Stone Surface Biofilms: The Good, the Bad and the In Between

Nov. 18, 2022

Statue in Ostia Antica (Italy) represents corroded stone material. Various surface alterations and pigmented biofilms are present on the stone surface.
This statue in Ostia Antica (Italy) represents corroded stone material. Notice the various surface alterations and the pigmented biofilm on the stone surface.
Stones, from historic monuments to small statues, are considered our oldest artistic medium. Despite the presumed durability of the surface of stone material, nature has a mind of its own that does not allow these stones to remain intact for long. Microbes, constantly on a journey for survival in inhospitable environments, are intricately involved in the aging process of stones. The presence of biofilms on stone monuments is not only aesthetically unpleasant, but may also be harmful—to humans, the environment and the monument itself.

However, contrary this popular belief, a group of scientists also argue that, under certain circumstances, biofilms could actually help protect stone masterpieces from deteriorating. Recently published research, evaluates the factors, dynamics and microbial players that influence the nature of the biofilms, to elucidate what drives them to play either the hero or villain in “monumental” history.

Relative Bioprotection Ratio

In order to quantitatively assess whether the deteriorating or protective nature of biofilms predominates on a given stone surface, researchers introduced the concept of the relative bioprotection ratio, which is the ratio of the sum of natural (non-microbial) weathering to the sum of biodeterioration. A larger value depicts a higher protective role of the biofilm concerned, while a smaller value denotes the damaging nature to be prevalent.

Weathering is unavoidable. Since the mere presence of biofilms begins as mainly an aesthetic nuisance, estimating the damage that microbial communities directly impart to the stone helps to differentiate if/when—over time—biofilms start deteriorating the stone. Thus, influenced by climate and the biofilm community, this fluctuating ratio enables a better understanding of the shifting biofilm dynamics between protection and deterioration. 
Equation for the relative bioprotection ratio. Sum of natural weathering divided by sum of bio deterioration.
Equation for the relative bioprotection ratio.
Source: Tejaswini Petkar via

Microbial Players in Biodeterioration  

How do scientists monitor the factors influencing this ratio? 

Characterizing the microbial composition within a given biofilm is the first step in finding the dominant microbes that play a vital role within active communities. Biofilms are formed by a community of various microorganisms that work together for survival. Together, this dynamic community can overcome challenges such as adverse conditions of desiccation, solar radiation and seasonal or climate changes. Microbial composition and activities determine the role of the biofilms on these stones, and are, in turn, influenced by a variety of external factors, including changes in seasons, stone material (composition, age, etc.) and location.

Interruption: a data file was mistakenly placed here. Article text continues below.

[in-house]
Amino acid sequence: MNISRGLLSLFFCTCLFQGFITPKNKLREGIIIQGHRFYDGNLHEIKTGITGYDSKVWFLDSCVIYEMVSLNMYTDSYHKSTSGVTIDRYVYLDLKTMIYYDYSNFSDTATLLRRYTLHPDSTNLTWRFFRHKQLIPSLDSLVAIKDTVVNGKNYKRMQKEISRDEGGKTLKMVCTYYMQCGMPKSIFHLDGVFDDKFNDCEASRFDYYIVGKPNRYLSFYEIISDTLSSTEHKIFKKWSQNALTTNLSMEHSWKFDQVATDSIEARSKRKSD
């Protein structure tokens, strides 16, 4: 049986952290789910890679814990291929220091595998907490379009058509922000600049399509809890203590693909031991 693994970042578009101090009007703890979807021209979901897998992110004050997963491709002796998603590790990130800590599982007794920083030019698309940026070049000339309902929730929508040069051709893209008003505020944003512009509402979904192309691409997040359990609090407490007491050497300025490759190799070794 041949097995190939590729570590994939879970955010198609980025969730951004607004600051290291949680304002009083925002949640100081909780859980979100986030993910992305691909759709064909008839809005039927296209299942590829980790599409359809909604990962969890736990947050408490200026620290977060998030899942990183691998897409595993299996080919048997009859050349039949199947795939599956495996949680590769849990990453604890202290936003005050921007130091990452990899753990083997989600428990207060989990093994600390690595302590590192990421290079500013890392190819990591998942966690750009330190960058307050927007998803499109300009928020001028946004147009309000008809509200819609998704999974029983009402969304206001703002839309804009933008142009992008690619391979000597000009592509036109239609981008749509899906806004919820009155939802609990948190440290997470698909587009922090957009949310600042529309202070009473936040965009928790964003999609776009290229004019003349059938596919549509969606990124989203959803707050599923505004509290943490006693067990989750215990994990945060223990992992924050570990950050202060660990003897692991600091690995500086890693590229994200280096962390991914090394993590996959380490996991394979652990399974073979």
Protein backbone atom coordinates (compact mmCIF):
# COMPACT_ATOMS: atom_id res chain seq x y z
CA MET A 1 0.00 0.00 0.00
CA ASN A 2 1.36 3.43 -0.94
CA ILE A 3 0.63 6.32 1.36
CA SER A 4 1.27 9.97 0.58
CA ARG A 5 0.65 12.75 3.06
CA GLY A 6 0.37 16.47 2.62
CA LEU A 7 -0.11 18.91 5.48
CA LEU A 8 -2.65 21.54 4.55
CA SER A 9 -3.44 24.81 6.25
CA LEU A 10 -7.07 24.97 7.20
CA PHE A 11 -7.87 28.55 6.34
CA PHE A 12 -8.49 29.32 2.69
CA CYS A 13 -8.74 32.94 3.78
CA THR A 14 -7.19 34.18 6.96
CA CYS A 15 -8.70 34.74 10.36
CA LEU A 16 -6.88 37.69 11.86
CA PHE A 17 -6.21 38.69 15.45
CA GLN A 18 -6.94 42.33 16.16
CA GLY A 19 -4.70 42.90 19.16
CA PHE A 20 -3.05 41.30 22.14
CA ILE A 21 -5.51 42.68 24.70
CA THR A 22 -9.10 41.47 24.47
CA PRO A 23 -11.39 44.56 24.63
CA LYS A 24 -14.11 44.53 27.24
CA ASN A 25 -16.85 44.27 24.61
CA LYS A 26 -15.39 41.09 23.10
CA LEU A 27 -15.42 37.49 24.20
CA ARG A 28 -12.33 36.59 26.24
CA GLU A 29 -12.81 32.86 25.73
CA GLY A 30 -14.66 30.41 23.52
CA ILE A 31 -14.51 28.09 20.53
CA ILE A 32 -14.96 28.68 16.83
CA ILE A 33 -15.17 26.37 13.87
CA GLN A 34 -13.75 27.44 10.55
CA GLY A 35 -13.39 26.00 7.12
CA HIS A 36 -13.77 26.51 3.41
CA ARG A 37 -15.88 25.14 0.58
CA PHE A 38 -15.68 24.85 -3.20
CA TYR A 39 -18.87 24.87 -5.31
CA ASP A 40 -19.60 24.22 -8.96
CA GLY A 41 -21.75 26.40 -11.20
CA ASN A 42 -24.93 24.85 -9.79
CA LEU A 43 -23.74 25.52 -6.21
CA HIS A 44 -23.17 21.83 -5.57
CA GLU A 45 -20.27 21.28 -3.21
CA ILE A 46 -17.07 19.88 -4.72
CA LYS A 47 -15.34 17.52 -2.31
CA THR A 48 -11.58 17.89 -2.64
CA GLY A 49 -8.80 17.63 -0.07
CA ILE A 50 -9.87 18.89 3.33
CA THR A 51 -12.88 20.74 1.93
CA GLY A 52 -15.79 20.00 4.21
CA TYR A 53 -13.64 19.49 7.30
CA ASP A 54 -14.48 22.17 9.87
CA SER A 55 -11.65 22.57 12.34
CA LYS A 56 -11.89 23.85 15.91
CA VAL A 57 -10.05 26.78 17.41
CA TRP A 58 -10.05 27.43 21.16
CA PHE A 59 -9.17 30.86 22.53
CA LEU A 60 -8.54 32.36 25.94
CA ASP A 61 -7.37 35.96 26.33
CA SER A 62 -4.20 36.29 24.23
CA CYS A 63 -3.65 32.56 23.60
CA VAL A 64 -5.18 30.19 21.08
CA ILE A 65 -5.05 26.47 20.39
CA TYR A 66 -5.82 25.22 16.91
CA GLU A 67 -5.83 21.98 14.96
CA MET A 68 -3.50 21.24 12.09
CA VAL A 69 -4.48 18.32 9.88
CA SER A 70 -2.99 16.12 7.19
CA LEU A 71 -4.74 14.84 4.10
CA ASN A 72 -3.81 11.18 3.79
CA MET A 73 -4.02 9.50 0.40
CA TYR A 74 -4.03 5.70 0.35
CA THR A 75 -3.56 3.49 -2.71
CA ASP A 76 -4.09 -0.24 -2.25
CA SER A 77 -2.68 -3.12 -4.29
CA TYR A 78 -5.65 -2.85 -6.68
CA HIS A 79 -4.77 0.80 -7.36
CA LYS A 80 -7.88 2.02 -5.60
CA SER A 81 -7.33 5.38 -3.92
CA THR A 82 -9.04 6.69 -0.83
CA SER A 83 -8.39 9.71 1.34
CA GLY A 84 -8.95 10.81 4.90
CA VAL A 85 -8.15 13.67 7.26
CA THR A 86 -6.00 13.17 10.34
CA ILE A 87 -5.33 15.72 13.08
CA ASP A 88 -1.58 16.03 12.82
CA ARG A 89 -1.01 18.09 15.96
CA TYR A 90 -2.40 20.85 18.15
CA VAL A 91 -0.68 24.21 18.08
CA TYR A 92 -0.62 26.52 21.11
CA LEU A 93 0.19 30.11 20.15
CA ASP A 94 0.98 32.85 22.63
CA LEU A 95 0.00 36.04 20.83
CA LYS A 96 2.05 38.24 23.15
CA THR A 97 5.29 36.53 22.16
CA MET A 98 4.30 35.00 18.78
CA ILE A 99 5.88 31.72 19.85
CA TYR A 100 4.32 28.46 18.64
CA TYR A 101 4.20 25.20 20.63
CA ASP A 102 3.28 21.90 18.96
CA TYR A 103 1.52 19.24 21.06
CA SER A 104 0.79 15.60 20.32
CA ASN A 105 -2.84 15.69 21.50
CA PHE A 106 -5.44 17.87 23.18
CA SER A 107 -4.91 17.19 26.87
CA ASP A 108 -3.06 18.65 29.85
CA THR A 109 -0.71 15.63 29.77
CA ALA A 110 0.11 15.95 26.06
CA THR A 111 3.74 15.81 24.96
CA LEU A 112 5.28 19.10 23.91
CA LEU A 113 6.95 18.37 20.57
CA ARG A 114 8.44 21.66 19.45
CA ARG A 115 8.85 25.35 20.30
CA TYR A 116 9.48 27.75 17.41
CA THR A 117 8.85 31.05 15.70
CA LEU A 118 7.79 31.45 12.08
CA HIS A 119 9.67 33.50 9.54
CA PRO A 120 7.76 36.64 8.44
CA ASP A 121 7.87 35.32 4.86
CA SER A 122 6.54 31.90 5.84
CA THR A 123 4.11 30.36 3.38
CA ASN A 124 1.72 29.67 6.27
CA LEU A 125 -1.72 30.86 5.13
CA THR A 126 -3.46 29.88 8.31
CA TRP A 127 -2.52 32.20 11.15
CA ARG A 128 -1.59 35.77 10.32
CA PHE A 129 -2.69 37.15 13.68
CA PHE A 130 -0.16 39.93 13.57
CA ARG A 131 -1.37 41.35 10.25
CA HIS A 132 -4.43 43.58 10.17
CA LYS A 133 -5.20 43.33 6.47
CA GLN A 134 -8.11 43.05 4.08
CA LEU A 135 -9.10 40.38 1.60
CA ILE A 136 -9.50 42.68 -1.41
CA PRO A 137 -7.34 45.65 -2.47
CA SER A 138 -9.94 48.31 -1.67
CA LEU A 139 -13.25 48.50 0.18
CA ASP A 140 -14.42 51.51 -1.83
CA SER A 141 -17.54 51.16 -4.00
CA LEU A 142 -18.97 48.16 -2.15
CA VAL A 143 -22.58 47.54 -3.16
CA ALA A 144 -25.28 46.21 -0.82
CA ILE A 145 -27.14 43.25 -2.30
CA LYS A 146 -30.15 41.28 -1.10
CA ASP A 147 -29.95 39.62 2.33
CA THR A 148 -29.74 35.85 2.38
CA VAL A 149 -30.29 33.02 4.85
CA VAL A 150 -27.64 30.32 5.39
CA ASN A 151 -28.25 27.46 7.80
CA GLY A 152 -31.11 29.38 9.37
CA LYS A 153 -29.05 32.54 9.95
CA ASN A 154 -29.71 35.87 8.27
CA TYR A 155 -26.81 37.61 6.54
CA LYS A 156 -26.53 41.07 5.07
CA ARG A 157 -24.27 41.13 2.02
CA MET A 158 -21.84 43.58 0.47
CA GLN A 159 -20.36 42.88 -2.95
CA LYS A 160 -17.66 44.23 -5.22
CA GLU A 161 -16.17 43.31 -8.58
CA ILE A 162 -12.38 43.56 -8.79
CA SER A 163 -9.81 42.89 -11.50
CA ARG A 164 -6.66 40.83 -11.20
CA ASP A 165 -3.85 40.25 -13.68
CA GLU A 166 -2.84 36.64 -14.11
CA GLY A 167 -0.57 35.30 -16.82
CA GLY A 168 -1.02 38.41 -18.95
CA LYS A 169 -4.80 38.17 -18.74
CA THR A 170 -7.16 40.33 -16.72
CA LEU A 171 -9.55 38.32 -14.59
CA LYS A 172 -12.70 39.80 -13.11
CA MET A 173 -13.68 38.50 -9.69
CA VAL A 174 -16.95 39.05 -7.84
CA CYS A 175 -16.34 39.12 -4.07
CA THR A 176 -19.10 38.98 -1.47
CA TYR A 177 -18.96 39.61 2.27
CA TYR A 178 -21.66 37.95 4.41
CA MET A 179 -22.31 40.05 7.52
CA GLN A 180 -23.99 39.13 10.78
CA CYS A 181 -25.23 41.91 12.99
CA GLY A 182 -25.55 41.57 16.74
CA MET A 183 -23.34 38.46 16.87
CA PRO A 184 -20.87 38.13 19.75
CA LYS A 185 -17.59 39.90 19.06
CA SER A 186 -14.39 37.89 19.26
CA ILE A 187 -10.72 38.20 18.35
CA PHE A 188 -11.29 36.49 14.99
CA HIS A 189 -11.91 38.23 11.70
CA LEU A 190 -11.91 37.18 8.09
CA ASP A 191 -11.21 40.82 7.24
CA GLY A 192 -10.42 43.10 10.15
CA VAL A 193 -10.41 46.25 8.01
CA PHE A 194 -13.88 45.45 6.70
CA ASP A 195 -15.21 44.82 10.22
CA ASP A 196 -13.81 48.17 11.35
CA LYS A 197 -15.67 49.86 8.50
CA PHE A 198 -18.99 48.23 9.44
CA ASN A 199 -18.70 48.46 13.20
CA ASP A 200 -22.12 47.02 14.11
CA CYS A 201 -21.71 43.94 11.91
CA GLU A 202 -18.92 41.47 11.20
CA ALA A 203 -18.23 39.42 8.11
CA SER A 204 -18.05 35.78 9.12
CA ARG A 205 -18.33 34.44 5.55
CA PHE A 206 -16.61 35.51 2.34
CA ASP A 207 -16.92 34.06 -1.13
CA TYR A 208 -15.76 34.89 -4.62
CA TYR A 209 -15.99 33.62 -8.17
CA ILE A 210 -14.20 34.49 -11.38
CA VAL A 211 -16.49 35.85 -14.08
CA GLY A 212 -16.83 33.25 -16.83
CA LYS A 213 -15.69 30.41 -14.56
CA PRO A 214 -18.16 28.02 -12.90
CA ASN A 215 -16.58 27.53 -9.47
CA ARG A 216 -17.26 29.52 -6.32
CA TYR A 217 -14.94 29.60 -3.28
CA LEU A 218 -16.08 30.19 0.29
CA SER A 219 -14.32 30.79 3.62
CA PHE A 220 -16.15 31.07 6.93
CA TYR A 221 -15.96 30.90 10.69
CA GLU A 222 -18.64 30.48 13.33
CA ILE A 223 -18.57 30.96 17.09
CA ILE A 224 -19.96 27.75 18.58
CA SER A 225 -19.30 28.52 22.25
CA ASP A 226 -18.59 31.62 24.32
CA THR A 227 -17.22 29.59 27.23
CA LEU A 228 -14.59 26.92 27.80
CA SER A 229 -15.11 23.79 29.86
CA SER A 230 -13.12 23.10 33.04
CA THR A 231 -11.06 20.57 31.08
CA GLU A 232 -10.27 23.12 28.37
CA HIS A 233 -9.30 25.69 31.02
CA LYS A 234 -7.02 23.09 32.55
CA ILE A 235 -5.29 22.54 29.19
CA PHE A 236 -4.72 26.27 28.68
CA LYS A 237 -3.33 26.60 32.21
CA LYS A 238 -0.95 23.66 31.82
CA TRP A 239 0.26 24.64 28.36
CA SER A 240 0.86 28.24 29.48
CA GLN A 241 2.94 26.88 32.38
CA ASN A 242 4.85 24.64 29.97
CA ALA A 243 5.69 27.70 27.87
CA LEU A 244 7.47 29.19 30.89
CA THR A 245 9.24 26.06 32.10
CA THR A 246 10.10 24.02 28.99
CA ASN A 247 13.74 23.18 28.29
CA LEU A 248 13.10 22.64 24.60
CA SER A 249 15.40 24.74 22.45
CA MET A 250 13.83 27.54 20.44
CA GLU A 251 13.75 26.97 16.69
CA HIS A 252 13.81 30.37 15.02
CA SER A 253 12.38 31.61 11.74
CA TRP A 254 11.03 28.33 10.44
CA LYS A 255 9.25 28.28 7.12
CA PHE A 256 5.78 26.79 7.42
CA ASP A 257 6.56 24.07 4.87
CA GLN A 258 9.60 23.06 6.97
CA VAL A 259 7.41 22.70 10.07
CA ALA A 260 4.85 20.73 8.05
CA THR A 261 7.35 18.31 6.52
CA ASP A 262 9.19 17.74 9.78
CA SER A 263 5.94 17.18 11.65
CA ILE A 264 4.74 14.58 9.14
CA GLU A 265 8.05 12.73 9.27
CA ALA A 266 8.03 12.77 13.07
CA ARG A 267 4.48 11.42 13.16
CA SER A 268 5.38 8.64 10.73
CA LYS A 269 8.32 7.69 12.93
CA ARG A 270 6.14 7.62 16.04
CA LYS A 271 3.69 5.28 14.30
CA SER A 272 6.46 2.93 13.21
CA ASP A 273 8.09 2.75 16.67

Molecular techniques, such as metagenomics and metatranscriptomics, reveal both the key microbial players and their influence (metabolic potential) within the community. Combining the omics with traditional chemical assays, such as stable-isotope probing, can confirm the identities of active microbes and their predominant influences (positive or negative) on the stone monuments, but it is an area that has yet to be explored in depth.

Microbes found on stone monuments often range from phototrophs to chemolithotrophs and   chemoorganotrophs. Epilithic biofilms—those packed closely on the stone surface layers—often eventually cause observable damage on stone surfaces and usually consist of pigmented microflora like cyanobacteria, green algae and pink yeasts.


Among these biodeteriogens (bio-deteriorating microbes), chemotrophs use atmospheric pollutants, such as sulfurous and nitrogenous compounds—which are injurious to the stone material—as nutrients. For example, nitrifiers and sulfur-oxidizers (Fusarium, Thiobacillus) induce corrosion by producing nitrous acid (Nitrosomonas spp.) and sulfuric acid (Thiobacillus spp.).

Interestingly, halophiles like Haloarchea contribute to the damage by intensifying deterioration through salt efflorescence. Salt deposition can harm the stone in many ways. For example, it enables excessive water penetration that perpetuates cracks, stains the stone and forms crystals that aggravate cracks and fissures, damaging the structural integrity of the stone. 


Phototrophs are the most common microbes on sandstone monuments. They form active biofilms in white, green or black colors, and thrive in tropical climates with plenty of sunshine. Such phototrophs (e.g., lichens like Caloplaca spp., Porina mastoidea, and Trapelia coarctata) have even been detected as pioneer colonizers of the stone substrata in Angkor Wat in Cambodia.
Discoloration on the walls of Angkor Thom East Gate of the Angkor Wat temple in Cambodia. This color alteration signifies the stone material damaged by natural weathering and the presence of biofilms.